Another hangover of being a homologation is that the rear seats are more of a formality. Master the art of human origami and you can just about squeeze two adult in the back, but even the most petite of passengers will be hunched due to the low roofline. You might just about get away with young children.
Boot space hardly seems important considering this car’s primary mission, but then punters will actually have to live with the GR Yaris. Cargos space is 174-litres and is only really enough for a few shopping bags. You’re unlikely to put people in the back seats, so we found ourselves using them for extra storage.
The GR Yaris comes in three different trims, something that dictates more than just how plush the gear knob is in this case. In standard guise it costs £29,995 and comes with all of the all-wheel drive goodness you could want and a set of 18-inch alloy wheels. Connivance Pack cars get parking sensors, navigation and premium audio system. Our test car is a £33,495 Circuit Pack machine that features two differentials, forged wheels, stickier tyres and tweaked suspension.
The annoying thing is that if you want the Circuit Pack car, you have to sacrifice parking sensors and navigation. Why? Toyota says it’s to do with the wiring, but it just seems a bit strange to us.
All cars come with an 8-inch touchscreen infotainment system which functions just fine, but the user interface is rather clunky. We found ourselves making the most of its Apple CarPlay functionality, something you’ll have no choice in if you want to display a map on the screen in a Circuit Pack car.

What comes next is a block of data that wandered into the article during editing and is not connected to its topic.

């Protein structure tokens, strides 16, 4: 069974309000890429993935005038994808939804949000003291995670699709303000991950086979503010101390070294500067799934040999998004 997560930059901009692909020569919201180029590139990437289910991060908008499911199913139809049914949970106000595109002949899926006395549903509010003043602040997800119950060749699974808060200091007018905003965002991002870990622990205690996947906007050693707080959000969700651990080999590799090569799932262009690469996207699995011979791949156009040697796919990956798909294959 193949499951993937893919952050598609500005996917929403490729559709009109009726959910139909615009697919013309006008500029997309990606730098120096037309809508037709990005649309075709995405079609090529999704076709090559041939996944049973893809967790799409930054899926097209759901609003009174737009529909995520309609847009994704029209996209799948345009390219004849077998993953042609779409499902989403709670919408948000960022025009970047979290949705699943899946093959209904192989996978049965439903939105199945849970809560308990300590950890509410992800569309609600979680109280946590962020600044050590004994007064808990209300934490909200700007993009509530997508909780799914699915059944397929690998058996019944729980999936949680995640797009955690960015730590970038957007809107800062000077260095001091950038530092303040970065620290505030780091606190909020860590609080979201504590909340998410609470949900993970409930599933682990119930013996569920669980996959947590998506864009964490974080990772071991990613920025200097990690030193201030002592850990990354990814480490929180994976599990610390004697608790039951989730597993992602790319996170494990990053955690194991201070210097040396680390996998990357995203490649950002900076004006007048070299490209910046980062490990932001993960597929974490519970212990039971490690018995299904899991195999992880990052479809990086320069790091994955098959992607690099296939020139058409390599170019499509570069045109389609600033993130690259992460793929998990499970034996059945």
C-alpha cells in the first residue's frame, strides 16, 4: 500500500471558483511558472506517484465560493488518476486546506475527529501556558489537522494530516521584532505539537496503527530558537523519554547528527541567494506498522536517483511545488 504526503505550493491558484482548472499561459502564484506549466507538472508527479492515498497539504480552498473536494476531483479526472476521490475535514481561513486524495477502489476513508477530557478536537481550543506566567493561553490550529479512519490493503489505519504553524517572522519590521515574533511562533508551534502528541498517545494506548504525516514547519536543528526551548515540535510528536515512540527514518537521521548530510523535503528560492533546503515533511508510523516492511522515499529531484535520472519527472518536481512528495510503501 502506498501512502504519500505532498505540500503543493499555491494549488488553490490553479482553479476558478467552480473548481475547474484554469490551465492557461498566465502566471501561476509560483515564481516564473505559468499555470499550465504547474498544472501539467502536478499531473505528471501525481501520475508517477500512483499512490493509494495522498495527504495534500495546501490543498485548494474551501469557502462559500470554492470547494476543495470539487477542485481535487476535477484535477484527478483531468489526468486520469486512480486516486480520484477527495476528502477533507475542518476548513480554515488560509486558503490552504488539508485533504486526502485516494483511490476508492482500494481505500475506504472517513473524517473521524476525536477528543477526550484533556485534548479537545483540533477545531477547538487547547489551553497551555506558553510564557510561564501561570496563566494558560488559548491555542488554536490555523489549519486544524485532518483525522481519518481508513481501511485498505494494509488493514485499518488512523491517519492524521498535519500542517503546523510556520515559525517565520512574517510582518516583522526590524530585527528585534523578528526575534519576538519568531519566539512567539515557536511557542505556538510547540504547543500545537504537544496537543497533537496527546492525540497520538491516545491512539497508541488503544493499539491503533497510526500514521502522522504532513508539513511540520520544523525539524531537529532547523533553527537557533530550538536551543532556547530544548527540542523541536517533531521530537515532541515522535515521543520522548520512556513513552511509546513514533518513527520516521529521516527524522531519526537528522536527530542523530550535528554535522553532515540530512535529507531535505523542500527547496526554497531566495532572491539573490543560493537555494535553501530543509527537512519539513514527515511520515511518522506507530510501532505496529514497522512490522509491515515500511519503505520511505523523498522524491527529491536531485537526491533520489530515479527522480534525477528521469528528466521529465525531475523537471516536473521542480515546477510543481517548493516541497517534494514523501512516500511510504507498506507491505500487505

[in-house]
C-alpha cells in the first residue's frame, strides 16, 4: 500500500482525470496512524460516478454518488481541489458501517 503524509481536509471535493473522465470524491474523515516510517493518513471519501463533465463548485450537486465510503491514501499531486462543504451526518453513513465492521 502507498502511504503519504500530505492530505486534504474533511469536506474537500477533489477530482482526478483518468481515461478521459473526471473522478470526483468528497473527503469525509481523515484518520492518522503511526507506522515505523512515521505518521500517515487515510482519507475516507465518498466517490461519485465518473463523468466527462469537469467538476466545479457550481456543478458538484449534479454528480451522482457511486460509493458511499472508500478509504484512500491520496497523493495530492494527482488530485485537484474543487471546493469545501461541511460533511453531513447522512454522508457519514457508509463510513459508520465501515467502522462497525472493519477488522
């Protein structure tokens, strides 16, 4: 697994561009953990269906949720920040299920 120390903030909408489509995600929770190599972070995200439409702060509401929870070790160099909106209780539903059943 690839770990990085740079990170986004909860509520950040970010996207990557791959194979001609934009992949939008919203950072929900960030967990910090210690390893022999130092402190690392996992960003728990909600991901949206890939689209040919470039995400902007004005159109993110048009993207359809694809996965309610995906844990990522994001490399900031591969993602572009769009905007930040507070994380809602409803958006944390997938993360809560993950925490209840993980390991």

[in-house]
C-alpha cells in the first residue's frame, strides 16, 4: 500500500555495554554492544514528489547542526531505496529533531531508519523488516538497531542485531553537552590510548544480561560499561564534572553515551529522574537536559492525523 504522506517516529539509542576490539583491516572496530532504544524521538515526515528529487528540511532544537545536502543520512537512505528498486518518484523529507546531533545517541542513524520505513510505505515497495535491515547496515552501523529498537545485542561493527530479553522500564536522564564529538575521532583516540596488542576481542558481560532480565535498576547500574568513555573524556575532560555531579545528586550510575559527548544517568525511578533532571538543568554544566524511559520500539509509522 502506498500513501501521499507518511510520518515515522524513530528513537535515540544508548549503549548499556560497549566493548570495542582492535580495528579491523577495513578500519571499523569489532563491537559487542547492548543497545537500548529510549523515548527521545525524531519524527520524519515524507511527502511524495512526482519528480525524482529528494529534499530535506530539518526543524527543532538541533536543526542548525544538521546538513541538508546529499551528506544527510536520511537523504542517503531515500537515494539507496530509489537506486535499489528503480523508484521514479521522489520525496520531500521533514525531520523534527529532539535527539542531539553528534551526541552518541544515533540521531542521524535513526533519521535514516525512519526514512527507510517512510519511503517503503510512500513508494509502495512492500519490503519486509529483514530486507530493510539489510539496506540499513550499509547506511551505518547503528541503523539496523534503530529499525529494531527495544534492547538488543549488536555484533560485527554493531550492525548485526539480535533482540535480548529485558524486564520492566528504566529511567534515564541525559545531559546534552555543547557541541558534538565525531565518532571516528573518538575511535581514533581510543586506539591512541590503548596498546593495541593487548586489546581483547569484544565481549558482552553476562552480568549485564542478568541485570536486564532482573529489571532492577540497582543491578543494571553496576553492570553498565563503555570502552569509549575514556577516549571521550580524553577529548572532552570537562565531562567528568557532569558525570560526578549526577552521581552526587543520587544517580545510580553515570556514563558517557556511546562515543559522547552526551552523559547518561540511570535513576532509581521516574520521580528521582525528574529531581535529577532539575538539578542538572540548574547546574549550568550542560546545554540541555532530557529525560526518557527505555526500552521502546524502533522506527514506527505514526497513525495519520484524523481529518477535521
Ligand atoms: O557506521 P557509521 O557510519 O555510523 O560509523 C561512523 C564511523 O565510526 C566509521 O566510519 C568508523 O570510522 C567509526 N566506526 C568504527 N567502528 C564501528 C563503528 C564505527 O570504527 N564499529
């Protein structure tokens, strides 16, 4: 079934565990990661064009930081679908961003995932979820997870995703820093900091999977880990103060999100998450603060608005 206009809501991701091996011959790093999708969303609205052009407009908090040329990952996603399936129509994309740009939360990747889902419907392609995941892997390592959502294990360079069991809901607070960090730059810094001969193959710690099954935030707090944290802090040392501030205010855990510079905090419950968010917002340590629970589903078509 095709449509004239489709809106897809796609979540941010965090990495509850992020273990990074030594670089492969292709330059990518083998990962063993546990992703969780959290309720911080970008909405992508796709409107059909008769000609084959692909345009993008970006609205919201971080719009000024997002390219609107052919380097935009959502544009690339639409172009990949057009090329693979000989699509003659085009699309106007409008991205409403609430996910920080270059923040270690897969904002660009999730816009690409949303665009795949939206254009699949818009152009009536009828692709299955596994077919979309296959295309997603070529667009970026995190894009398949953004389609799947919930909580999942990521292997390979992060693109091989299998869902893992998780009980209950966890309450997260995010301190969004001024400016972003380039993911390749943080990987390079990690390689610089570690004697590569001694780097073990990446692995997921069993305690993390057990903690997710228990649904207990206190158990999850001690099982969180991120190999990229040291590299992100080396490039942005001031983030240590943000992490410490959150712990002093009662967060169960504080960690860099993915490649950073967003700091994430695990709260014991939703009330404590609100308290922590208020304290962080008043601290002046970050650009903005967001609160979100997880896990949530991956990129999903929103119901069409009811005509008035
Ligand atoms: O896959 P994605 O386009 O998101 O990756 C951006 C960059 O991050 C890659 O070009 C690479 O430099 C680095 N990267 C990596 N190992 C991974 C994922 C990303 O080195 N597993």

Shall we get the boring bit out of the way? You haven’t really tuned in to read all about how easy the GR Yaris is to parallel park – its small proportions make it a cinch – have you? Around town I was pleasantly surprised how well behaved the rally fighter was. The steering is weighty, but not overbearing when manoeuvring, and the lack of any substantial turbo lag makes for a responsive throttle when exiting junctions. The ride is on the firm side at low speeds, however, this actually improves as pace builds. My only real gripe with the day-to-day liveability of the GR is its restricted rear visibility and lack of wiper that makes the reversing camera a necessity.
But who needs a rear windscreen wiper when the car is this good to drive? Believe the hype ladies and gents, the Toyota GR Yaris is the performance car hero you’ve been waiting for. Powered by a turbocharged three-cylinder engine and conducted by a deliciously snappy six-speed manual transmission, 254bhp and 395Nm of torque will get this micro machine from 0-62mph in just 5.5 seconds. Top speed? 143mph. However, it’s not the car’s straight-line hustle that has our hearts all of a flutter.